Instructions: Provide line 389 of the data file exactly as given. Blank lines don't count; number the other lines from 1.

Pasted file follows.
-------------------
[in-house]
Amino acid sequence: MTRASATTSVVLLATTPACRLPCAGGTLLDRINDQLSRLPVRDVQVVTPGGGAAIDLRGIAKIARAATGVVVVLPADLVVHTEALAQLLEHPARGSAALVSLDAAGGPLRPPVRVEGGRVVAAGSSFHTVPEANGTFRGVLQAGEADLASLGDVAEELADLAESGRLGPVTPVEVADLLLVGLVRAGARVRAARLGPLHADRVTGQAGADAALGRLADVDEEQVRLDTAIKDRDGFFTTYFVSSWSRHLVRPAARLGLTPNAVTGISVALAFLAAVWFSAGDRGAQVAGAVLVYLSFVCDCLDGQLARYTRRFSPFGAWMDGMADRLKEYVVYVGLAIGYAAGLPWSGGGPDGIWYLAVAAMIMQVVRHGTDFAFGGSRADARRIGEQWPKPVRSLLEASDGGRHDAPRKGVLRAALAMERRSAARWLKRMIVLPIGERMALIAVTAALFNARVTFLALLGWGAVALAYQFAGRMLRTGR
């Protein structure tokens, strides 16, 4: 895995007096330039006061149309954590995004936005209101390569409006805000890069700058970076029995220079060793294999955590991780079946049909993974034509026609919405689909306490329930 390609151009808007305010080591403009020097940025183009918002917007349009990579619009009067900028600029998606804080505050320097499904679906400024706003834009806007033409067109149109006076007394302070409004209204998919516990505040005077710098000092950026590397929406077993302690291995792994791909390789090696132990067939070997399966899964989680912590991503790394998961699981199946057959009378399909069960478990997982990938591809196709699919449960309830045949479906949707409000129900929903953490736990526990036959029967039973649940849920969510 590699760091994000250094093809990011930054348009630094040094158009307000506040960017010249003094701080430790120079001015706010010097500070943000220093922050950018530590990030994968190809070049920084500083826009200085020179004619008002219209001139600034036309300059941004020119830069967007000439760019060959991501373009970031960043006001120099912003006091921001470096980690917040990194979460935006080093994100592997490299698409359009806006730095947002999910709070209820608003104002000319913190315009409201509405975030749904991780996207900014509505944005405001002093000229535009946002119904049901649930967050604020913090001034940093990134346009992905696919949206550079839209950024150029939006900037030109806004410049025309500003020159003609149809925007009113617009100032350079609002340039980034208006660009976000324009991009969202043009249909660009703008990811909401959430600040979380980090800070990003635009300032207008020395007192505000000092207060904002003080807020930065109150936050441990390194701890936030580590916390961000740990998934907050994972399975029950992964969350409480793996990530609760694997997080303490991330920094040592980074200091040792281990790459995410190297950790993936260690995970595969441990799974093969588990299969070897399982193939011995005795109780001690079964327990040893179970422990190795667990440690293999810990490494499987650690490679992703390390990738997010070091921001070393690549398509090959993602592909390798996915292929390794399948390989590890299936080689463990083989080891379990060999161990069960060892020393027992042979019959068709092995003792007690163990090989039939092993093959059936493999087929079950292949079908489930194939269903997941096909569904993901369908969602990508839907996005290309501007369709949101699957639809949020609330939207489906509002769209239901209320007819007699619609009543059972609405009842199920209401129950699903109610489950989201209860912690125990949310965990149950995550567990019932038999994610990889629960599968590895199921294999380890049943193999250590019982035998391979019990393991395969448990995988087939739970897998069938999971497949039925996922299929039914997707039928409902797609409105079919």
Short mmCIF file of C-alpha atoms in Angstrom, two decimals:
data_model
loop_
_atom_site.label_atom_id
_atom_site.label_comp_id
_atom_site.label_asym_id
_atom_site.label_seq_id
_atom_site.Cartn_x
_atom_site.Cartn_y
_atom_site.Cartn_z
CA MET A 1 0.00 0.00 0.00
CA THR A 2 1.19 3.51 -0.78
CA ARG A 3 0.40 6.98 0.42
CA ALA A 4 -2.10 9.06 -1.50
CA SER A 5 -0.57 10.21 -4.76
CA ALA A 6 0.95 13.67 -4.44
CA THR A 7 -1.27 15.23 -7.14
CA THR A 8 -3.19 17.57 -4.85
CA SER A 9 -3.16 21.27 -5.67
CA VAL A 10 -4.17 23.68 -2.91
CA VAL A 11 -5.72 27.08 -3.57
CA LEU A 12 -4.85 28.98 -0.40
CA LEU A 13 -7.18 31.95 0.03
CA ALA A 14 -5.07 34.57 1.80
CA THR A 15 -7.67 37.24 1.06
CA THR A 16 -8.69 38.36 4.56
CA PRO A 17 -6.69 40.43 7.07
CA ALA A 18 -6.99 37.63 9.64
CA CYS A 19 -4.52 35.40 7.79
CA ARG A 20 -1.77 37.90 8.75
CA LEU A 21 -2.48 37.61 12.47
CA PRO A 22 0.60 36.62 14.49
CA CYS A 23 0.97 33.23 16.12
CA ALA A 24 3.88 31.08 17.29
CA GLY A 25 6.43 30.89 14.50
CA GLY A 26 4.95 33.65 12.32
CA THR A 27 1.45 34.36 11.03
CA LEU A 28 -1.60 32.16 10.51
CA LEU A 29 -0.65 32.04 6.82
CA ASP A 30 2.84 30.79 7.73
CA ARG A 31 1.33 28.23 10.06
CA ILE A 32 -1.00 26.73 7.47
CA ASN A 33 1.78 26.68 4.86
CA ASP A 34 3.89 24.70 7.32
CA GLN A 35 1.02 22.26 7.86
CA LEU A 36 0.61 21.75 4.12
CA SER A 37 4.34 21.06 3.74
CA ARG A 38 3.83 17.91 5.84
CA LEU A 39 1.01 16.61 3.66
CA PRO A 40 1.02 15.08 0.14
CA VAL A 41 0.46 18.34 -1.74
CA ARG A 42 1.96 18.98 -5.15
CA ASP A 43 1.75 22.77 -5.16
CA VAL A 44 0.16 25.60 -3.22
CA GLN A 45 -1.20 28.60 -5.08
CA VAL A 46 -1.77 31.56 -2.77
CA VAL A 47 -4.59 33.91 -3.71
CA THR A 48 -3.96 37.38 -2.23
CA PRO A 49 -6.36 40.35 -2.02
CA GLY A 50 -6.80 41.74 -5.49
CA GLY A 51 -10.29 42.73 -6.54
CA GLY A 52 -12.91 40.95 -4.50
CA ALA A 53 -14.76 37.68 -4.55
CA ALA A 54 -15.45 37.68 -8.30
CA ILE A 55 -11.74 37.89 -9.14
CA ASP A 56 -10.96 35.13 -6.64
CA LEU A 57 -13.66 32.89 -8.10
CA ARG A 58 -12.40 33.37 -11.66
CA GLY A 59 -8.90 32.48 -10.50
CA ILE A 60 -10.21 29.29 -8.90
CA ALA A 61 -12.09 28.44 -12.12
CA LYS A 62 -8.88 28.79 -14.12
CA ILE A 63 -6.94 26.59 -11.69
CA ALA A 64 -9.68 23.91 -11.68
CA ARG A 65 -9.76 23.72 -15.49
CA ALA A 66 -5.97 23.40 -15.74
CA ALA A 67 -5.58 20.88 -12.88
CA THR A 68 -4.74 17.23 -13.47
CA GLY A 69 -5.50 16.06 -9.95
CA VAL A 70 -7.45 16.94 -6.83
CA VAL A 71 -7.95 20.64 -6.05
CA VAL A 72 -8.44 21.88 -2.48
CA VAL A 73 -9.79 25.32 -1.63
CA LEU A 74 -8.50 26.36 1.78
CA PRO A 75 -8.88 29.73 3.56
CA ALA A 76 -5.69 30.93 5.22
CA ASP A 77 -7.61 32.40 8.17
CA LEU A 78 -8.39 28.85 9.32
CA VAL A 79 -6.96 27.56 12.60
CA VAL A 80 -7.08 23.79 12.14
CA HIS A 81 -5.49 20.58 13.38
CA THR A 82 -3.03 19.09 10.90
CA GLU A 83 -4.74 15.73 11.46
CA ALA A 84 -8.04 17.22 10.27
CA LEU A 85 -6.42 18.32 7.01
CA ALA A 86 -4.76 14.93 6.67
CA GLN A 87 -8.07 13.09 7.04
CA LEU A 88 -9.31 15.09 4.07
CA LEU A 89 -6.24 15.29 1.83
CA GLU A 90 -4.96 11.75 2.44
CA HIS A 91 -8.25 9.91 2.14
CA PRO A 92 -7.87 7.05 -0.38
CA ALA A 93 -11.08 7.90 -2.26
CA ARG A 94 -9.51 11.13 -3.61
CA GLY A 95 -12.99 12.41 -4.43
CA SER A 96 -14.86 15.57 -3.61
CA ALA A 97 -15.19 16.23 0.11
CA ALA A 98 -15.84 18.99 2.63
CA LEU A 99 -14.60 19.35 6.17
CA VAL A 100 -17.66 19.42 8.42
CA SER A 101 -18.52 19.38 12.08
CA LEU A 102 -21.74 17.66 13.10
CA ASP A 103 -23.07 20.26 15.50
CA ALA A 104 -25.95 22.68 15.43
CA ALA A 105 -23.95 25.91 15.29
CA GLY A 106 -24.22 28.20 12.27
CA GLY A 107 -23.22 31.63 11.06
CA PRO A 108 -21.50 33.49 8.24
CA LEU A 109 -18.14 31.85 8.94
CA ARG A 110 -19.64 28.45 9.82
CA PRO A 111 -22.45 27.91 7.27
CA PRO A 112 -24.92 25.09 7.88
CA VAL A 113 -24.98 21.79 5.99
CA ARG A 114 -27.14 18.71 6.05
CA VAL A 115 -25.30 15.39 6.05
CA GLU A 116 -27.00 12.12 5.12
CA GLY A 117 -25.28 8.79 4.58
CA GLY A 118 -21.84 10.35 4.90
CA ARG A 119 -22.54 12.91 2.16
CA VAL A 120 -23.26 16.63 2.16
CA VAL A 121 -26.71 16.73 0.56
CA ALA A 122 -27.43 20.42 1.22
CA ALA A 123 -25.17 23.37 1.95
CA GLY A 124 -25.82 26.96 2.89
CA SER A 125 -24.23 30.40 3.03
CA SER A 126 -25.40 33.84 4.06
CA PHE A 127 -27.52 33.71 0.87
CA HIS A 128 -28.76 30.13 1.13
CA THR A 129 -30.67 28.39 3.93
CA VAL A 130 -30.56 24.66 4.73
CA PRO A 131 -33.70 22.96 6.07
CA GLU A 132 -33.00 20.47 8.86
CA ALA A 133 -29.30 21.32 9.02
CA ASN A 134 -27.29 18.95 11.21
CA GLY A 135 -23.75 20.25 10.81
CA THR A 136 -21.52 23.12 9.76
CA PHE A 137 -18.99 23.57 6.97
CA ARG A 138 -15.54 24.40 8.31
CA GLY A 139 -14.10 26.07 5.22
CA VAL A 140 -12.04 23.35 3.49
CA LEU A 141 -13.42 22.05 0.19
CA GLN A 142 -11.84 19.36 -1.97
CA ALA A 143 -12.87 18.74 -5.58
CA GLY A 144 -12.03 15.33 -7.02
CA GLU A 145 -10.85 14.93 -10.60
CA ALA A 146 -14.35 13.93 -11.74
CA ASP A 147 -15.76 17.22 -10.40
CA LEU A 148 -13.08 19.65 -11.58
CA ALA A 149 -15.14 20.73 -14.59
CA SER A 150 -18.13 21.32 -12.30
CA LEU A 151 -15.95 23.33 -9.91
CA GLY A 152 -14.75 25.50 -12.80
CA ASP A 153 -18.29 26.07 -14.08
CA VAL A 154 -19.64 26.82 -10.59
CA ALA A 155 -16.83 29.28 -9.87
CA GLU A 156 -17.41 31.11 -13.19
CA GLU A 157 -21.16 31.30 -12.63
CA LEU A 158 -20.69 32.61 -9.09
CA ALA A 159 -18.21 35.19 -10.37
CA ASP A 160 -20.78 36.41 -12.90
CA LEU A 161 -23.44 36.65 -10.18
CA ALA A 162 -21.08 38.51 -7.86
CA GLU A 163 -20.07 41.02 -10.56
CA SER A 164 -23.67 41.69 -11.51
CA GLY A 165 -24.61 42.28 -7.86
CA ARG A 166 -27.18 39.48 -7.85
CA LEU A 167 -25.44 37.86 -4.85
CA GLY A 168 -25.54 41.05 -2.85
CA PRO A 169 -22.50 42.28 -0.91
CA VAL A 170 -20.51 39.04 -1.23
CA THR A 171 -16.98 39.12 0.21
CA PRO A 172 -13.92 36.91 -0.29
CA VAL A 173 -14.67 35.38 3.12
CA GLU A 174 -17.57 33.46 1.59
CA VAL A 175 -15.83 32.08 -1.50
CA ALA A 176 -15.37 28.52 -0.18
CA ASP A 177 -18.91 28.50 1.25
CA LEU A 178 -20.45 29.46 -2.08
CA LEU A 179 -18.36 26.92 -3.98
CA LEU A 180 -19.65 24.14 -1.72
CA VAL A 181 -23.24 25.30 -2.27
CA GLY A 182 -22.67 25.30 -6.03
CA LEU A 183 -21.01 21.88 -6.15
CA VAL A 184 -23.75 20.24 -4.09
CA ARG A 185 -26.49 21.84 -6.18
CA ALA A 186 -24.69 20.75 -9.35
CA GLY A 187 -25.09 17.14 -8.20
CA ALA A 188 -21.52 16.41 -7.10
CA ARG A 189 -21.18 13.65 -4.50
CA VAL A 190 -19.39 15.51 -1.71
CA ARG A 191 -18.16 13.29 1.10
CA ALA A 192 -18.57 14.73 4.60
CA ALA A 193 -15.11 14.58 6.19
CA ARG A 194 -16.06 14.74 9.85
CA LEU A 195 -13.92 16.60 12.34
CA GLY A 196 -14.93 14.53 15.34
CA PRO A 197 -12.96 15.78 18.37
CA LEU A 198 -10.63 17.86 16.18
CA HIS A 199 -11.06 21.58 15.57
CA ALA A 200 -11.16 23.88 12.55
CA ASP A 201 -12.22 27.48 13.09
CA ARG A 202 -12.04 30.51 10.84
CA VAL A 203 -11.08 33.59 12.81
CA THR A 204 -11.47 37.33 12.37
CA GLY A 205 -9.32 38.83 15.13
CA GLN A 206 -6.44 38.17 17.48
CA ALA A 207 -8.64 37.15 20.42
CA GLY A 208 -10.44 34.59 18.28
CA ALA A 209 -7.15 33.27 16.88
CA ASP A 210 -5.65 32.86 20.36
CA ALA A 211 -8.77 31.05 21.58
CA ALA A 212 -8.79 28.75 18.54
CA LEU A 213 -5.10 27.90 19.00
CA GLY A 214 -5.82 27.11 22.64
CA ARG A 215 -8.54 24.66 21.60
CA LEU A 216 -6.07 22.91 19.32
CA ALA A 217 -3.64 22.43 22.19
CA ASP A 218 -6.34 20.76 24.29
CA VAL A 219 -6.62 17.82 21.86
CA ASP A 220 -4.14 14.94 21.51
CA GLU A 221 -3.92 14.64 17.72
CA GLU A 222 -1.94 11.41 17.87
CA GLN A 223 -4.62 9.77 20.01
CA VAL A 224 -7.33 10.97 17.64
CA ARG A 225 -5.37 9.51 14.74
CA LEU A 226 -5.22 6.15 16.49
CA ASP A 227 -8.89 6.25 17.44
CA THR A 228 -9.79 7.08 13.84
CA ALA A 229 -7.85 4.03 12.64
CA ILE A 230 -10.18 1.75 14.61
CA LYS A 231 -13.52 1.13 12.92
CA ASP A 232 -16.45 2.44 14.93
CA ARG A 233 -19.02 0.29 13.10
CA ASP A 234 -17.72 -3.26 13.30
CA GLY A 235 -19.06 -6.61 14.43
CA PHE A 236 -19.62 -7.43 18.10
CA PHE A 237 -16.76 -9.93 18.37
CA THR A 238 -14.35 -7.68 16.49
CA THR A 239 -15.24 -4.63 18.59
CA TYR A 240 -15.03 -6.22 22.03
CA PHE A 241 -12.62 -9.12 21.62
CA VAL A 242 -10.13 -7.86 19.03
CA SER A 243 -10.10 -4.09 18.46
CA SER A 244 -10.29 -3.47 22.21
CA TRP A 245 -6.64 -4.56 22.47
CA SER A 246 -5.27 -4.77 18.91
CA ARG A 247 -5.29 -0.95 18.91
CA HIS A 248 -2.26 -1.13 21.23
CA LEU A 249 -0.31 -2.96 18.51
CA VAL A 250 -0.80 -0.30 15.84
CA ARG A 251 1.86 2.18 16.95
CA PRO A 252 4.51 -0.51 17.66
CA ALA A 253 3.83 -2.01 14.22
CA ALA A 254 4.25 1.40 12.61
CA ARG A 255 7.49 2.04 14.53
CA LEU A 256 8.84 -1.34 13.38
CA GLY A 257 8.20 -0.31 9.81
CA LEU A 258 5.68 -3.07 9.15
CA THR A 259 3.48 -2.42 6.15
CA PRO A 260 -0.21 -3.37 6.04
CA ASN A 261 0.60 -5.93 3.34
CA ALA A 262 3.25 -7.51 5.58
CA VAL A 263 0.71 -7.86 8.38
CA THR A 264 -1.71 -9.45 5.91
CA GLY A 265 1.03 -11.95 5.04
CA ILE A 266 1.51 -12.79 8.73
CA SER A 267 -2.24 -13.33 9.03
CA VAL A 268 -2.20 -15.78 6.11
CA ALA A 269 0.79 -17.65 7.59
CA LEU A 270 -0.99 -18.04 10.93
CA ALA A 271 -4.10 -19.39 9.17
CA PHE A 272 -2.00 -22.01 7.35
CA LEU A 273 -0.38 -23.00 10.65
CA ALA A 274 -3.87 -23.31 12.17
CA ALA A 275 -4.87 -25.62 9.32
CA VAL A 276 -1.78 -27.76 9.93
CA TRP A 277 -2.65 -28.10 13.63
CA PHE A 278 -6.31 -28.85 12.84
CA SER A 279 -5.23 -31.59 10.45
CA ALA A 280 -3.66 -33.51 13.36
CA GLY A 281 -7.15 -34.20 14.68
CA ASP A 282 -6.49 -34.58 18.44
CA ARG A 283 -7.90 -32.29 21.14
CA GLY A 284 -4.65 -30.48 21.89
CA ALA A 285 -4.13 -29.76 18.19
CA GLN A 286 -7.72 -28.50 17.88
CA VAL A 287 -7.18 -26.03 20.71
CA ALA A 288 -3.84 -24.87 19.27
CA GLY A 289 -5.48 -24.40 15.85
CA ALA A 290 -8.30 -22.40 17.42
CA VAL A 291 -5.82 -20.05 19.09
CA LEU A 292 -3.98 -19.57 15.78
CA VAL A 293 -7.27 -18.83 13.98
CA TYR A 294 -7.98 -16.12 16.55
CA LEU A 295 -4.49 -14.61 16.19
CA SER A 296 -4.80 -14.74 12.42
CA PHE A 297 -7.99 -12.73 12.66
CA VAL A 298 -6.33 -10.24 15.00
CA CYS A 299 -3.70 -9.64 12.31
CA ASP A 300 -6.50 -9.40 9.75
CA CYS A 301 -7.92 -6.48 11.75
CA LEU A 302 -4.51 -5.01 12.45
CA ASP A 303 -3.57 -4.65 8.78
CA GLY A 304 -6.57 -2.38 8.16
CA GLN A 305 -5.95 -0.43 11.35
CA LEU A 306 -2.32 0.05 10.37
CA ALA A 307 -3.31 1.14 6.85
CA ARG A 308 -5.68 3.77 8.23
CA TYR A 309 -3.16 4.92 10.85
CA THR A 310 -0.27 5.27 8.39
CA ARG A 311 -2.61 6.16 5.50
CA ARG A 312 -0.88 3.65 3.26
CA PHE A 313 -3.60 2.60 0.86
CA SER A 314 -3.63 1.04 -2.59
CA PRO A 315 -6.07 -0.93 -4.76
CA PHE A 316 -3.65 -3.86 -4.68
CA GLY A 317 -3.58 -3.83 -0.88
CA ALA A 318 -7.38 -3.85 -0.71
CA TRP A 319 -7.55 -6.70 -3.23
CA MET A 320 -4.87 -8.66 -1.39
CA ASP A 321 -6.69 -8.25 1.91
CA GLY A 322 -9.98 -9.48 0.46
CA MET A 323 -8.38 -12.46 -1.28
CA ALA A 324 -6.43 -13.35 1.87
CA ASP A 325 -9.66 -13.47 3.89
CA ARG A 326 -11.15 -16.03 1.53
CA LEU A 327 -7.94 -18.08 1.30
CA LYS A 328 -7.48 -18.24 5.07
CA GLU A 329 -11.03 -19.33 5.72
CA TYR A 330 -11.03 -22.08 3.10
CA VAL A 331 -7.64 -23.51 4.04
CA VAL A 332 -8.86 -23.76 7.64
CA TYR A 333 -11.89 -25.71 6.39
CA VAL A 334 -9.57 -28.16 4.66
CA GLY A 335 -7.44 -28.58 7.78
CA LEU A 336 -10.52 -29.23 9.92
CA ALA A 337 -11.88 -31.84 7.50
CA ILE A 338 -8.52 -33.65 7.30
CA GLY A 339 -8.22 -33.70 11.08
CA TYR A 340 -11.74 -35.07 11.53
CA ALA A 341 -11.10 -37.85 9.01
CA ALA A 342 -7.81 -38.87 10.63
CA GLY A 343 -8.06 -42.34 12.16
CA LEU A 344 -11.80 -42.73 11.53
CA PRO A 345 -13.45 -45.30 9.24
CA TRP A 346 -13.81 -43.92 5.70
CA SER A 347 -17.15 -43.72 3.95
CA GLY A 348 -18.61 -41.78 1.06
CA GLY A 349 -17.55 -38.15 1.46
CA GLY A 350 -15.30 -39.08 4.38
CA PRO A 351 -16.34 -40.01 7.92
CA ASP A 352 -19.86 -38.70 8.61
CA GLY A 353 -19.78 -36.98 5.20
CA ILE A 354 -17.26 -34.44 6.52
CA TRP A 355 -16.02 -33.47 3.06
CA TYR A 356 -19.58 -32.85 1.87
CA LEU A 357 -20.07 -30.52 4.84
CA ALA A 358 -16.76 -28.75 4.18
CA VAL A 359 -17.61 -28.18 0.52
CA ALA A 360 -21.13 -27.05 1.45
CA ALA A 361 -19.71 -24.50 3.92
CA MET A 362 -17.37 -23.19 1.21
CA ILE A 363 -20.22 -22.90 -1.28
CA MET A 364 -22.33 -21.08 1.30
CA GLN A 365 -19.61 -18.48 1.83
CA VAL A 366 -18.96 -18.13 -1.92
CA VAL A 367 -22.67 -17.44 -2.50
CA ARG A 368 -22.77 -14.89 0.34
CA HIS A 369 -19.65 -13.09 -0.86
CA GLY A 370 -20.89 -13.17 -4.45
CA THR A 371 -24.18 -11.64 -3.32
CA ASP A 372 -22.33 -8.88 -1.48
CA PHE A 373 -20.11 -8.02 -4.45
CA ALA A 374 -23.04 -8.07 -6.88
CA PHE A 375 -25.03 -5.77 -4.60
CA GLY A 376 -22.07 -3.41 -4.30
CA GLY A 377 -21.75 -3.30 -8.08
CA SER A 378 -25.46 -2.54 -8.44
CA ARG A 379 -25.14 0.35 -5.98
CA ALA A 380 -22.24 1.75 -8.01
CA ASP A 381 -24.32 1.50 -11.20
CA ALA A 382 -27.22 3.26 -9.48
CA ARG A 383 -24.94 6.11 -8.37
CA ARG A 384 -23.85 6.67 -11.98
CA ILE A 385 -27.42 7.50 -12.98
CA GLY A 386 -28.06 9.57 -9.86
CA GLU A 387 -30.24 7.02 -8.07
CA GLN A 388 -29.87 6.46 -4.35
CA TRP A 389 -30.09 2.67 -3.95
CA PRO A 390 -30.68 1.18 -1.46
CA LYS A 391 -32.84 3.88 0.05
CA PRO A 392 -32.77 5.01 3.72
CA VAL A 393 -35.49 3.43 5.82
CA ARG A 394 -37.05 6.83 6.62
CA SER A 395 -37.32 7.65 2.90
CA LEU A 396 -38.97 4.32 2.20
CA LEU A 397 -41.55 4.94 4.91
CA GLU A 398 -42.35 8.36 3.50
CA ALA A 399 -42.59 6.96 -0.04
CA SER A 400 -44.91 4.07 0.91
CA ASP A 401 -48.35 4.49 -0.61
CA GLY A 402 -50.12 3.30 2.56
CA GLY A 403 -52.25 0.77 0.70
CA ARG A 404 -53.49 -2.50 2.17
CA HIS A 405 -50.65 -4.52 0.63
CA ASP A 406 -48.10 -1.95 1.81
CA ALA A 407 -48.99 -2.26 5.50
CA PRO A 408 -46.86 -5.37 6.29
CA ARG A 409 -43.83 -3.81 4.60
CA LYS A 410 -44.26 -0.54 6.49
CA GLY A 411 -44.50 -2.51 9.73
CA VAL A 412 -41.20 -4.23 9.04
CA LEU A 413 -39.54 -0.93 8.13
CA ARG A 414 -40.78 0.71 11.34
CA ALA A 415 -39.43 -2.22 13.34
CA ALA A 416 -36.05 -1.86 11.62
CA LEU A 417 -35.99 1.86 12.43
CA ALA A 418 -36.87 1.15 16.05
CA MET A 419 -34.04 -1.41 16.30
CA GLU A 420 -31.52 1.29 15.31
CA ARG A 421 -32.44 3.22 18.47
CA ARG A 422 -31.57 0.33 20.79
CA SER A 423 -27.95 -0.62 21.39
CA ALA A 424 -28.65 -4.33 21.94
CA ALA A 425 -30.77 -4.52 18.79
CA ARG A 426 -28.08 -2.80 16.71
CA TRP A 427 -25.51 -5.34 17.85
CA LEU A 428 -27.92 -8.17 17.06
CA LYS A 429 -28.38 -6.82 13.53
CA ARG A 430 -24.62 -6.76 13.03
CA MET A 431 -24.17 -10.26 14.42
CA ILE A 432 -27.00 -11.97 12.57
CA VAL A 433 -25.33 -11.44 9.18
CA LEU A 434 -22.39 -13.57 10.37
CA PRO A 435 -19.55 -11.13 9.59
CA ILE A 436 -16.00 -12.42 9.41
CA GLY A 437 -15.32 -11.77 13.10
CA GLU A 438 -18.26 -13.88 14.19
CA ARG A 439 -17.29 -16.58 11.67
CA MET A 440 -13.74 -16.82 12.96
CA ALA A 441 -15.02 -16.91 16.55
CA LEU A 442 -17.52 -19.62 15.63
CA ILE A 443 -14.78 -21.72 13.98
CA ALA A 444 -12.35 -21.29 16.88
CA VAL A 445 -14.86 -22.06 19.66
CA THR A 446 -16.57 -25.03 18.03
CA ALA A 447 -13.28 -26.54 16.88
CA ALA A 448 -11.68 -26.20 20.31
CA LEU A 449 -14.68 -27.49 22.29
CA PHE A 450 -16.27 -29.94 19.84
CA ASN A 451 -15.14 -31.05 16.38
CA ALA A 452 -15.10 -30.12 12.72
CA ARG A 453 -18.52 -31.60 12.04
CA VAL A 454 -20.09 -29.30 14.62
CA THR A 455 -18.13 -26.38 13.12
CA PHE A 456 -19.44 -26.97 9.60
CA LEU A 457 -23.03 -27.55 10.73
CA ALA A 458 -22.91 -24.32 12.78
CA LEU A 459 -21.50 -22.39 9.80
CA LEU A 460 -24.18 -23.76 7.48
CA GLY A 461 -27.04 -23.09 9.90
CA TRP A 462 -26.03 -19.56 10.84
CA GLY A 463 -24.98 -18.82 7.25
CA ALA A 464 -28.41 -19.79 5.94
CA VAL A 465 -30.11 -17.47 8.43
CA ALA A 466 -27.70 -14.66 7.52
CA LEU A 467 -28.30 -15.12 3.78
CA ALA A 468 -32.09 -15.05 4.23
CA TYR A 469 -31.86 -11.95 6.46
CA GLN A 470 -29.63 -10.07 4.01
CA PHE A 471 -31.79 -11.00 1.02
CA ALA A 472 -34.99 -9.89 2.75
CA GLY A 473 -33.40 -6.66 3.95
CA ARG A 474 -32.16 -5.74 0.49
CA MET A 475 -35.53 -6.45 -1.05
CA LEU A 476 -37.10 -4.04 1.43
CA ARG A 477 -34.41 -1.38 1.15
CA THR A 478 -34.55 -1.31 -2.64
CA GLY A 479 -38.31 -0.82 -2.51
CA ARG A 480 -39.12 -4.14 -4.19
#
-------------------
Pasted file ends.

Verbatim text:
CA GLY A 376 -22.07 -3.41 -4.30